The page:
USDA pegged the 2019-20 wheat crop at 1.921 billion bushels, up from 1.884 billion bushels last year. That fell within the range of pre-report expectations.

Of that, the agency believes 1.29 billion bushels are winter wheat, up 9% from 1.184 bb last year. As of June 1, average forecast yield at 51.8 bpa, up 3.9 bushels from last year's average yield of 47.9 bpa.

USDA pegged hard red winter wheat production at 804 million bushels, up from 662 million bushels last year, and soft red winter wheat at 259 mb, down from 286 million bushels last year. White winter wheat was pegged at 227 million bushels, compared to 236 mb last year.

Spring wheat production for 2019-20 is expected to reach 572 million bushels, down 8% from 623 million bushels last year. Durum production is pegged at 58.1 million bushels, down 25% from 77 mb last year.

USDA estimated that ending stocks for old-crop (2018-19) wheat are sitting at 1.072 bb, within pre-report expectations. New-crop ending stocks were pegged at 1.000 bb, also within pre-report expectations.

Globally, old-crop wheat ending stocks were 275.15 mmt, slightly down from June's estimate of 276.6 mmt. New-crop global wheat ending stocks came in at 294.34 mmt, the same as June.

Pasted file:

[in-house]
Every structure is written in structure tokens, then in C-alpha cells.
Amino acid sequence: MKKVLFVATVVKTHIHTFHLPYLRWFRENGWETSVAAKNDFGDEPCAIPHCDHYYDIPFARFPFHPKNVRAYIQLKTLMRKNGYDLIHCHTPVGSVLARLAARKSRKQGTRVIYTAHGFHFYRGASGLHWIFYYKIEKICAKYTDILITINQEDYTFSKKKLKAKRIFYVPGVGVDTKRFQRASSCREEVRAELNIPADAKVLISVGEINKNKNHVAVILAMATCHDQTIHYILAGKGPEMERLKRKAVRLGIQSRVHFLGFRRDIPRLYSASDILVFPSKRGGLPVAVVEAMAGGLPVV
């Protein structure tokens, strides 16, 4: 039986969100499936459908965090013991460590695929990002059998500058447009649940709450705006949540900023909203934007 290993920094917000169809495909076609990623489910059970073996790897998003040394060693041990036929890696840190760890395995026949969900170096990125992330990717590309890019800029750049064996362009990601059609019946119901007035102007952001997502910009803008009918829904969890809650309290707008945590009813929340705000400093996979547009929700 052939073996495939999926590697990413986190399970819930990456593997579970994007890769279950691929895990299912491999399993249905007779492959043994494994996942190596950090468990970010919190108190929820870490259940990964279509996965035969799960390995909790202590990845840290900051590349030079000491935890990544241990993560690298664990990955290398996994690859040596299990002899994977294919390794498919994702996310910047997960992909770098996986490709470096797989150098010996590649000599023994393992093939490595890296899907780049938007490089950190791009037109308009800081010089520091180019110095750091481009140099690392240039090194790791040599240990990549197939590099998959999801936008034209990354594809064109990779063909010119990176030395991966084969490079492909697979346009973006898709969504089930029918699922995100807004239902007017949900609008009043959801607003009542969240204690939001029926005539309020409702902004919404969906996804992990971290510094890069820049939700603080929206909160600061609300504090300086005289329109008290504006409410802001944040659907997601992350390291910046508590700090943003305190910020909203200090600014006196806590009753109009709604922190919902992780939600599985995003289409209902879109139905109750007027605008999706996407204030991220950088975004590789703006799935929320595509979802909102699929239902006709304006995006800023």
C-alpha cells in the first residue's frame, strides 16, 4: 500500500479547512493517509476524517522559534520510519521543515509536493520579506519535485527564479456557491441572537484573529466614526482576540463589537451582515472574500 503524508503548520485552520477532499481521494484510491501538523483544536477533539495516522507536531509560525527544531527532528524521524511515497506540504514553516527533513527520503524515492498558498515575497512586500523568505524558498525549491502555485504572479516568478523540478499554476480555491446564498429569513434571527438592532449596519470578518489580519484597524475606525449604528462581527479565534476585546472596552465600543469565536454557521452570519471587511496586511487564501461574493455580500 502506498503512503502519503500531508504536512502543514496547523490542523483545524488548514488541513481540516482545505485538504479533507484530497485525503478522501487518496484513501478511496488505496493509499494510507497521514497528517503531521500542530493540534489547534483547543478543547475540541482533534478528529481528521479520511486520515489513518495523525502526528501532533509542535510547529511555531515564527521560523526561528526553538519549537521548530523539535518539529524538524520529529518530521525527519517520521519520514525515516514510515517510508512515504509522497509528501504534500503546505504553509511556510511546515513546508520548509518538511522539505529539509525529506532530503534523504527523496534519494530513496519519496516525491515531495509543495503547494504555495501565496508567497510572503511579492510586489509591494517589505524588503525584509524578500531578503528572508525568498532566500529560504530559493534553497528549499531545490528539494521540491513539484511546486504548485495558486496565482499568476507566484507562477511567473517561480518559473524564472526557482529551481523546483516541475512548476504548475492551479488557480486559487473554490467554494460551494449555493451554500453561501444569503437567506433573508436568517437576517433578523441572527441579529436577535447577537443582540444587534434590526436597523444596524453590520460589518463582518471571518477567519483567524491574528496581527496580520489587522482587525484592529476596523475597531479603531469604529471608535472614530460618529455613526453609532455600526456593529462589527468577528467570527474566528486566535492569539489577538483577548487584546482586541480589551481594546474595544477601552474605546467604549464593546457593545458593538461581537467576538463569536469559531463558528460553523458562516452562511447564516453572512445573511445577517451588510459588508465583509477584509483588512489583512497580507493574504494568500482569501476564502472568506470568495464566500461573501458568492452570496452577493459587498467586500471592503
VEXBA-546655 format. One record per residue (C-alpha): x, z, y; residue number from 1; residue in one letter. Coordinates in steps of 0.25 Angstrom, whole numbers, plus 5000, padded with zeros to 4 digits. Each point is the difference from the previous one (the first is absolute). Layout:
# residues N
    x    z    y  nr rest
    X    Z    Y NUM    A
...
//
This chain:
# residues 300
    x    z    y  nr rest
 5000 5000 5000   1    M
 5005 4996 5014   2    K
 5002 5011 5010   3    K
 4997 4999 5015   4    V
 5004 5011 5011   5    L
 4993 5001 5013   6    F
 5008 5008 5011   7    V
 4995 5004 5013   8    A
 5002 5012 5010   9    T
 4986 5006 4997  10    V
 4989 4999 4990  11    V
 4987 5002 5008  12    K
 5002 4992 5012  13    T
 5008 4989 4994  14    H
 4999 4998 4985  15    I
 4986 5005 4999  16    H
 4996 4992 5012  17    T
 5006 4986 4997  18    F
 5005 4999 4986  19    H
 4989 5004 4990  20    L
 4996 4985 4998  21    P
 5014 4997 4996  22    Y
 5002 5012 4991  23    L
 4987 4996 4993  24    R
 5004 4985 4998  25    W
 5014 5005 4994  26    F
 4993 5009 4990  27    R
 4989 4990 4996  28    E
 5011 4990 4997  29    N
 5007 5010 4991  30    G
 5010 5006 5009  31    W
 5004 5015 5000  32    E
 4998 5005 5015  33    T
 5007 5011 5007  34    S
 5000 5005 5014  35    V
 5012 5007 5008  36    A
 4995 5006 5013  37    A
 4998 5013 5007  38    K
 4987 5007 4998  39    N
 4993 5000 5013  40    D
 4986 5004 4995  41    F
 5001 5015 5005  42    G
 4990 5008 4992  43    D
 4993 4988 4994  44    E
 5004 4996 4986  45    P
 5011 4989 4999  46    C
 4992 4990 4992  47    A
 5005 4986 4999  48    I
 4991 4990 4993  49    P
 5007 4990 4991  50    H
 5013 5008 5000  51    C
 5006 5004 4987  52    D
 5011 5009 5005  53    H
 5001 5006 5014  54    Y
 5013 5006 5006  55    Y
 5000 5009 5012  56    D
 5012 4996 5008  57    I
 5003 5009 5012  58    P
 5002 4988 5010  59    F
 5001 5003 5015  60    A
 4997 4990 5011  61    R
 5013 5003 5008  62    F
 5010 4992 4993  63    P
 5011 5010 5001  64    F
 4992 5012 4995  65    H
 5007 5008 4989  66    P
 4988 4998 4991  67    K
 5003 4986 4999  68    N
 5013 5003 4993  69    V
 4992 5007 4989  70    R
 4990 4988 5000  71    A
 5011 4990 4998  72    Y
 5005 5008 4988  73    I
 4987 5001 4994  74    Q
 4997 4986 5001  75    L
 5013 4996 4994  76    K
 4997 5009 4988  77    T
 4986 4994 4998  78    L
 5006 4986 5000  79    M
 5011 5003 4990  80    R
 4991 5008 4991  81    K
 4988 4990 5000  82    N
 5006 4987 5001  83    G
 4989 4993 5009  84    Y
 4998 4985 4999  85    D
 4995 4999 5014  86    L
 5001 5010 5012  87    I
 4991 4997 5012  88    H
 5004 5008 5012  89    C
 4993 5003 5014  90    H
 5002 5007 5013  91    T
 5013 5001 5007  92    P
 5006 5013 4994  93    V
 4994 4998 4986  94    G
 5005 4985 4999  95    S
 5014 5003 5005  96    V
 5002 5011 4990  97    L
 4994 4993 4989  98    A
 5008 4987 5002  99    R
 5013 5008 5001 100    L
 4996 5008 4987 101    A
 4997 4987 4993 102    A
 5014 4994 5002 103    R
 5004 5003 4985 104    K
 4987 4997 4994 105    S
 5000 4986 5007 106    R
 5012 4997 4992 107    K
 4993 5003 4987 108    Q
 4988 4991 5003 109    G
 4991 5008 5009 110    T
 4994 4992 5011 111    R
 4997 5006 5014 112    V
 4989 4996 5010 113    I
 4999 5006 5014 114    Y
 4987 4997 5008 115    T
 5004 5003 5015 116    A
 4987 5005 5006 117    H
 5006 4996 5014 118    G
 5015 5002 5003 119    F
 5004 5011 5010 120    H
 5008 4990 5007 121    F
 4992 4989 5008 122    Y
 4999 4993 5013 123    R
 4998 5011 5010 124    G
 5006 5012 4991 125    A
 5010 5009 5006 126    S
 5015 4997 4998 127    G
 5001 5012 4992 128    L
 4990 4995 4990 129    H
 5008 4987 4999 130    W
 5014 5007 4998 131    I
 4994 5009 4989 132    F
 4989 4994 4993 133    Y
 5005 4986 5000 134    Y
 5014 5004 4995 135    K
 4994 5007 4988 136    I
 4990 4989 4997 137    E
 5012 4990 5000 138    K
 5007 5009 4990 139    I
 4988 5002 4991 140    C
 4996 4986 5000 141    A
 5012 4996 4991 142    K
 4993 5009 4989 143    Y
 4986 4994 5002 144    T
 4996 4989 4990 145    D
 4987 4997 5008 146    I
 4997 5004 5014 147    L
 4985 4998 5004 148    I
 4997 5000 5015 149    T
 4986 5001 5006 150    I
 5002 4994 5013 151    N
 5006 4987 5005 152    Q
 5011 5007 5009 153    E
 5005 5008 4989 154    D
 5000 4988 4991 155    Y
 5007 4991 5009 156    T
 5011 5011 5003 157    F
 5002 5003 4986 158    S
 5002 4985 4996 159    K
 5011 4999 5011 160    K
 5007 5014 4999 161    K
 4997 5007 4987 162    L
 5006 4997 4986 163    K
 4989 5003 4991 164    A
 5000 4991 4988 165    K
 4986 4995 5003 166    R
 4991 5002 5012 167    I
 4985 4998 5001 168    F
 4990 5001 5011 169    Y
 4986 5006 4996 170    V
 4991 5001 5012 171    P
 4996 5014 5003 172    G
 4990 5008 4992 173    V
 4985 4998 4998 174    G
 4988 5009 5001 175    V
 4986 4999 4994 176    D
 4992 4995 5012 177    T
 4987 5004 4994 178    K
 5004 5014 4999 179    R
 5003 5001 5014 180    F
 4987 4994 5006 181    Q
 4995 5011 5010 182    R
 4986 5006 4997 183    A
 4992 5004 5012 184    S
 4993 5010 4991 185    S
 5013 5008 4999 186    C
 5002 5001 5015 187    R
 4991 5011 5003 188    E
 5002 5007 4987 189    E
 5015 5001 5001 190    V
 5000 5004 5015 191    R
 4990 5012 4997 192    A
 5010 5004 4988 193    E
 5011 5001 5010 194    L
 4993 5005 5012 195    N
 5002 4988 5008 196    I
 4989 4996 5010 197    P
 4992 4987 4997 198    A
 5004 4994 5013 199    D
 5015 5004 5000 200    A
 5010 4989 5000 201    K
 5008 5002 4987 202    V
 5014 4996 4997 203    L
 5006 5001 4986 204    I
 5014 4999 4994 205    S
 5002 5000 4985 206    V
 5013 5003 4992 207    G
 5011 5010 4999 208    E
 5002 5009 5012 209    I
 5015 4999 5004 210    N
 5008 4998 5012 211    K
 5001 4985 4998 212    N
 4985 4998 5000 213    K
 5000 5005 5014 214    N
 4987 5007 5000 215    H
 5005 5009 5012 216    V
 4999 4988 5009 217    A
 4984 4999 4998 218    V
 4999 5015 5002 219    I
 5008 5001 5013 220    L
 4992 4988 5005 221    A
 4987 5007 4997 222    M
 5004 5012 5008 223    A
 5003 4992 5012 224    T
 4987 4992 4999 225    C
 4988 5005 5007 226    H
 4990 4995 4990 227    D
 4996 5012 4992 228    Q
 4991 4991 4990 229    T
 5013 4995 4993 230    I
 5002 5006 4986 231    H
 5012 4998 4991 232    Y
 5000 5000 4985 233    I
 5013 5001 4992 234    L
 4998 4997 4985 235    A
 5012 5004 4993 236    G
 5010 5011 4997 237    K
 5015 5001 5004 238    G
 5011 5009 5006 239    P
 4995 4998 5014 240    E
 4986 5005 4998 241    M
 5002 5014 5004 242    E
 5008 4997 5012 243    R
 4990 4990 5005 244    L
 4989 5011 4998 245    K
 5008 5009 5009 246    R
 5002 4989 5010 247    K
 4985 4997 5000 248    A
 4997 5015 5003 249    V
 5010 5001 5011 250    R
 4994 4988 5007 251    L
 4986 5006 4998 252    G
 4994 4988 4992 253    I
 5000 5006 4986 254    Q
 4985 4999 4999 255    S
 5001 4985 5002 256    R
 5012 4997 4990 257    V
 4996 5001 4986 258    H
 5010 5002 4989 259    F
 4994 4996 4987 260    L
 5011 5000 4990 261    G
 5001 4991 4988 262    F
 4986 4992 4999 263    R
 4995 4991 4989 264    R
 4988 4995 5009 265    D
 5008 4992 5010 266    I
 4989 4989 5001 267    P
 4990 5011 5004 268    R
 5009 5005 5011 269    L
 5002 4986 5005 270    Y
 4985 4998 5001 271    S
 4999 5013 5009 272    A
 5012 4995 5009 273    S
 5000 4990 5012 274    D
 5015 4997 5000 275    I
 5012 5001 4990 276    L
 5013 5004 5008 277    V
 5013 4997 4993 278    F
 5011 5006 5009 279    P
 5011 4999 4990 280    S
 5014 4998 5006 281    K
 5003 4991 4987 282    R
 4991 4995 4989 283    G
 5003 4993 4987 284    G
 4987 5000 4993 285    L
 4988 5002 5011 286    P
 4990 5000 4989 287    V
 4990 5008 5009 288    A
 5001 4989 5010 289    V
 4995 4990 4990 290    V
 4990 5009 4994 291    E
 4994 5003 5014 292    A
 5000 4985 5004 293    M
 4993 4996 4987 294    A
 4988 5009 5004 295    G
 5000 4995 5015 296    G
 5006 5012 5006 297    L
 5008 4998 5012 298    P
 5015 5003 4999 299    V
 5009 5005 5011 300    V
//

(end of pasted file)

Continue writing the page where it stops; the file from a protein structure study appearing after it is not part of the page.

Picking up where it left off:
Heat Wave to Hit EU Cereal Harvest

The heat wave that struck Europe in June will hurt the wheat and corn harvest, French consultancy Strategie Grains said in a report on Thursday.

European Union members will produce 140.6 million tons of soft wheat in the 2019-20 season, Strategie said, 2.2 million tons less than it forecast a month ago. Farmers are expected to produce 62.7 million tons of corn, the EU's second-biggest crop, 0.7 million tons less than the consultancy predicted in its June report.

Strategie cut its forecast for overall production--which also includes barley, durum and other cereals--for a third straight month, to 301.4 million tons from 305 million tons.

The downward revisions follow a short but extreme bout of heat in late June, during which France experienced its highest-ever recorded temperature and the mercury also soared in Germany, Poland, Spain and elsewhere.